The Queer Children’s Books Targeted By the “Don’t Say Gay” Bill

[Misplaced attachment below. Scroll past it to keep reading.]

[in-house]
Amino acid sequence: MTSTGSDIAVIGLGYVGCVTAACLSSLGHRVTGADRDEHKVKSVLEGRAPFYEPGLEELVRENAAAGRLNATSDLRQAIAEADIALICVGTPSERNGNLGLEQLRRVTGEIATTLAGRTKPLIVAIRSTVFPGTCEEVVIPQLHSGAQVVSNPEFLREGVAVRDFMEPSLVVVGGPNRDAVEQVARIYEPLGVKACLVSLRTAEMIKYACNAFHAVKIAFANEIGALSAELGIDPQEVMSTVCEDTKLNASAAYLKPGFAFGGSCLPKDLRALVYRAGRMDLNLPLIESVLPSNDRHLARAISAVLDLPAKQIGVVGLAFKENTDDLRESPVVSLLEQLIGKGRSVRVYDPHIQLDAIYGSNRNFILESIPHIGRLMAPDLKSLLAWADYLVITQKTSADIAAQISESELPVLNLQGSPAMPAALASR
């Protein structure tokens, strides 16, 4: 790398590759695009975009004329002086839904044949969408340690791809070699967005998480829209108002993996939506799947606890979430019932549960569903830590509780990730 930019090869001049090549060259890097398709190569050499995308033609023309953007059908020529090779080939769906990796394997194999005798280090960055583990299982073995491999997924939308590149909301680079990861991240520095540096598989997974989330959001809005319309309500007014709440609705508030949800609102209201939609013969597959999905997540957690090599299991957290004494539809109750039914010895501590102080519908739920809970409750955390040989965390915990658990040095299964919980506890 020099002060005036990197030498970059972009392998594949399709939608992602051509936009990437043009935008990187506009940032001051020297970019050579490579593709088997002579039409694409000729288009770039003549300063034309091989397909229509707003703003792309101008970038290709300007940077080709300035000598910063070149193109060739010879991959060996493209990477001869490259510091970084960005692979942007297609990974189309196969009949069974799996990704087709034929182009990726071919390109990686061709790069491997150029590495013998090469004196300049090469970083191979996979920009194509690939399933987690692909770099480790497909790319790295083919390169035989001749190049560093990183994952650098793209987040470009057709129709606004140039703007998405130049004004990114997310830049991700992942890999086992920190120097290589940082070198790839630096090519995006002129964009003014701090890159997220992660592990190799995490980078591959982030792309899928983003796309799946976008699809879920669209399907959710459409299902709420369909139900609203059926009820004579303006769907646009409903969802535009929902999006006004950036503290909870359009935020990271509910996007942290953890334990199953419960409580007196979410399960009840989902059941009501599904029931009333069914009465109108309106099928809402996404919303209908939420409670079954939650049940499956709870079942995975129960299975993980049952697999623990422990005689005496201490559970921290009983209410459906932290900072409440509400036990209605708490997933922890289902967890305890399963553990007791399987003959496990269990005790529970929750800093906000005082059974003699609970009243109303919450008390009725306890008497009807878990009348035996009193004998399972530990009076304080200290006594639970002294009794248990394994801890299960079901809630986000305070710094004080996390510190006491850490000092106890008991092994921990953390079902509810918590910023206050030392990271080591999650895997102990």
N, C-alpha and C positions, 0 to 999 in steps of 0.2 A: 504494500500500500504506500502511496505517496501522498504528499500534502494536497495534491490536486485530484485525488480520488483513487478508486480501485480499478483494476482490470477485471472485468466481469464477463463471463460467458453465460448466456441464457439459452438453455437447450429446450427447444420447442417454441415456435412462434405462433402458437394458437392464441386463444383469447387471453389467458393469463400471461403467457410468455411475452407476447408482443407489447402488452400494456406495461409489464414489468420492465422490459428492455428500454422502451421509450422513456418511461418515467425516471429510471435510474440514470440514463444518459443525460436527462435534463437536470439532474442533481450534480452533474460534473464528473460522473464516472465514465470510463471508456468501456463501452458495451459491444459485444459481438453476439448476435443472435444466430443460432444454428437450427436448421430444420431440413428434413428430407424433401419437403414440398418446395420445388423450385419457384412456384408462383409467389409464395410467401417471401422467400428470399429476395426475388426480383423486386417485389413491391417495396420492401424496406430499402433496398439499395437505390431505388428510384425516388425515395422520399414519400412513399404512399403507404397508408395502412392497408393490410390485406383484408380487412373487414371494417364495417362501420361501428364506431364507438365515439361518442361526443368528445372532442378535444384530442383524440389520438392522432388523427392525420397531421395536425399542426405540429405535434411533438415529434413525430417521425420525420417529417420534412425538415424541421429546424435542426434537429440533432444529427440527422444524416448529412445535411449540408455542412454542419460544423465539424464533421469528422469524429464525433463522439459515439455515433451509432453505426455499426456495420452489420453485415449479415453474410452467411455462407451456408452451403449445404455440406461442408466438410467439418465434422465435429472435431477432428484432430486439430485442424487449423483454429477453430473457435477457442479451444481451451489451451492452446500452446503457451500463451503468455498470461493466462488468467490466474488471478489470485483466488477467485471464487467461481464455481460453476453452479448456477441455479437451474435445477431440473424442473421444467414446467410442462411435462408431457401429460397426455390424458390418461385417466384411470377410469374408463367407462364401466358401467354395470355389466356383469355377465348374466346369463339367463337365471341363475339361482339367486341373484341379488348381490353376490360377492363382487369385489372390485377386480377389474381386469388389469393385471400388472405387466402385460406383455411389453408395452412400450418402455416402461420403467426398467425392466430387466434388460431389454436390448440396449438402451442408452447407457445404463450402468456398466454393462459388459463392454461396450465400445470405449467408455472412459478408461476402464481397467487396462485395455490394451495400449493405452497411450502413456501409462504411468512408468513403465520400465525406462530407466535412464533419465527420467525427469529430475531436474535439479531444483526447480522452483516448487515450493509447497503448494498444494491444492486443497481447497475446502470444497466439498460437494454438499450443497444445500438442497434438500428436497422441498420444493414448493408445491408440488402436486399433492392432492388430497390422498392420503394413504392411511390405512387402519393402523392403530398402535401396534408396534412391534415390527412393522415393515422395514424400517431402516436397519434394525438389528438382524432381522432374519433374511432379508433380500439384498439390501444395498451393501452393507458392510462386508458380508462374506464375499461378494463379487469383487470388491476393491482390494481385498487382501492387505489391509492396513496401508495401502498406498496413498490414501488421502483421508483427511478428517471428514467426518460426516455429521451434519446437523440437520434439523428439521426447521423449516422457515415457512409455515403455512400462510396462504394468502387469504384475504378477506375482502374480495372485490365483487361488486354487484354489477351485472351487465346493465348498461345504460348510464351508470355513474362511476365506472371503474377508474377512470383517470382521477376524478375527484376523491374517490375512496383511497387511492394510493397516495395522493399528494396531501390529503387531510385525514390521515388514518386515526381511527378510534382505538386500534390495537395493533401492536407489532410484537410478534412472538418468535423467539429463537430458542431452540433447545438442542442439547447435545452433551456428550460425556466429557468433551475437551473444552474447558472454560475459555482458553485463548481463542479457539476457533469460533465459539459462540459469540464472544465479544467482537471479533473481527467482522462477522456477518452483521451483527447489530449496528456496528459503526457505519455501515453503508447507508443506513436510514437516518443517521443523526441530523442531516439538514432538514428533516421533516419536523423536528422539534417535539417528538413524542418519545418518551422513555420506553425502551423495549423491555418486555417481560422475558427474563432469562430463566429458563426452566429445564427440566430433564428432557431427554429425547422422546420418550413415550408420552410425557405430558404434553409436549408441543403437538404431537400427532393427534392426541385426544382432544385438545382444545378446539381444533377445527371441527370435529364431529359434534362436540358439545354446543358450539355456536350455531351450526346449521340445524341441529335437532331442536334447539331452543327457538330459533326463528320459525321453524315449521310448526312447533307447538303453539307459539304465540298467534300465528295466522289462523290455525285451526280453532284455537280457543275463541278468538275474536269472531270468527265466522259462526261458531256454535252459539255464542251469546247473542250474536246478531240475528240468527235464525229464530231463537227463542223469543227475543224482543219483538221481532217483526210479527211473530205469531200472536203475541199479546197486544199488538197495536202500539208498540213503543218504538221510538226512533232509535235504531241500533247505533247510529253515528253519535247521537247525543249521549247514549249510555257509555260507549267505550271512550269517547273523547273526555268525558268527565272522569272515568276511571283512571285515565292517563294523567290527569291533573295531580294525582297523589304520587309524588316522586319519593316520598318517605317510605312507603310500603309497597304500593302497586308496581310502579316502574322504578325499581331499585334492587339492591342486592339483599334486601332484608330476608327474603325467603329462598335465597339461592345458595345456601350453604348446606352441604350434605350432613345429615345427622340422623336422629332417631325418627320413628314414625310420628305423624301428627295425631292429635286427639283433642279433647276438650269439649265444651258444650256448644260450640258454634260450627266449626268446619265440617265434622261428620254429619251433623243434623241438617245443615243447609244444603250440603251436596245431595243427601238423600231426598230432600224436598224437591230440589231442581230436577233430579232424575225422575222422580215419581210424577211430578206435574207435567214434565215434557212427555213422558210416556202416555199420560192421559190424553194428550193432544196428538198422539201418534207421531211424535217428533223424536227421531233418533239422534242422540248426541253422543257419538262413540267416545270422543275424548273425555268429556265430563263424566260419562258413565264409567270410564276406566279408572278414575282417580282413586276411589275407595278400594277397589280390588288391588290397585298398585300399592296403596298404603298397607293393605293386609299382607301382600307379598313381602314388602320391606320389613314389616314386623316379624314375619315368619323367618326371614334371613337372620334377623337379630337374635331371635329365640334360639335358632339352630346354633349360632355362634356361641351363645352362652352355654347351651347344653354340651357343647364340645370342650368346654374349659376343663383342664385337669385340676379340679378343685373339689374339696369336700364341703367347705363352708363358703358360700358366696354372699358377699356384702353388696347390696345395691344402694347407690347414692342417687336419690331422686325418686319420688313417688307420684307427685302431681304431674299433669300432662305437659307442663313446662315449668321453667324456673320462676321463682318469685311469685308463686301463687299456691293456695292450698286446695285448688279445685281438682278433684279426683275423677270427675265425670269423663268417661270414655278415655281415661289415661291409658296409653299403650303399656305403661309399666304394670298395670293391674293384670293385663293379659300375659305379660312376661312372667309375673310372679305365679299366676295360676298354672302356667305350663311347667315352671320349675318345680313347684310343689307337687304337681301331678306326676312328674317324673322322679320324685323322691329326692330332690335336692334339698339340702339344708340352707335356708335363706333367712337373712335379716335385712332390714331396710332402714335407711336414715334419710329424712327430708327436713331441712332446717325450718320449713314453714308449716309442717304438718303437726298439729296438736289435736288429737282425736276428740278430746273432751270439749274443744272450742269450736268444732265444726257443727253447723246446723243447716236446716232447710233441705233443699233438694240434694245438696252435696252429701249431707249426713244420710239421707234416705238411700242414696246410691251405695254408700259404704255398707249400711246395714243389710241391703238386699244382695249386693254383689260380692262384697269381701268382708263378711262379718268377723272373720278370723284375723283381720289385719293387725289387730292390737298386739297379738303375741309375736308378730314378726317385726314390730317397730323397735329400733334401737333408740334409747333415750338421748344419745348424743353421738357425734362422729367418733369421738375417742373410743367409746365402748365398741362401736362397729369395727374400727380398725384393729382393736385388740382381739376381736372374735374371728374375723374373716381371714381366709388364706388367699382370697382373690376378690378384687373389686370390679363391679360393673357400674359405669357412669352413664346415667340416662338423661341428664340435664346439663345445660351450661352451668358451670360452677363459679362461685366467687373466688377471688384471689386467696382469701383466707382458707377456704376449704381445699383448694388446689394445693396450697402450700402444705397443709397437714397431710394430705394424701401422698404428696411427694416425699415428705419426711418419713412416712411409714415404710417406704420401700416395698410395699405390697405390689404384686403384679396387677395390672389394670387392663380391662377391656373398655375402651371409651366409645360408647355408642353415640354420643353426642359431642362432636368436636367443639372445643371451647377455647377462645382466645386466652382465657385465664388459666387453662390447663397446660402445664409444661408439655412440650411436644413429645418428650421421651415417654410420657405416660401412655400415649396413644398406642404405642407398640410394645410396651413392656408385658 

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Florida’s so-called “Don’t Say Gay” bill took effect this month. Signed into law by Governor Ron DeSantis, it limits the discussion of sexual orientation or gender identity in grade-school classrooms, in some cases banning it completely. It also threatens the ability of teachers to affirm the existence of L.G.B.T.Q. students, and to share materials, such as books, that depict or discuss queer lives. The legislation has inspired a number of copycat laws across the country, including in Texas, South Dakota, Indiana, Tennessee, and Alabama. For a special digital-only issue about the notion of family, Jessica Winter, a New Yorker writer and editor, has taken an in-depth look at the history of queer children’s literature, and the threats it faces in today’s political climate. She joins the guest host Tyler Foggatt to discuss what these books mean to L.G.B.T.Q. families, why the right finds them so dangerous, and how their banning will affect the lives and education of young people.

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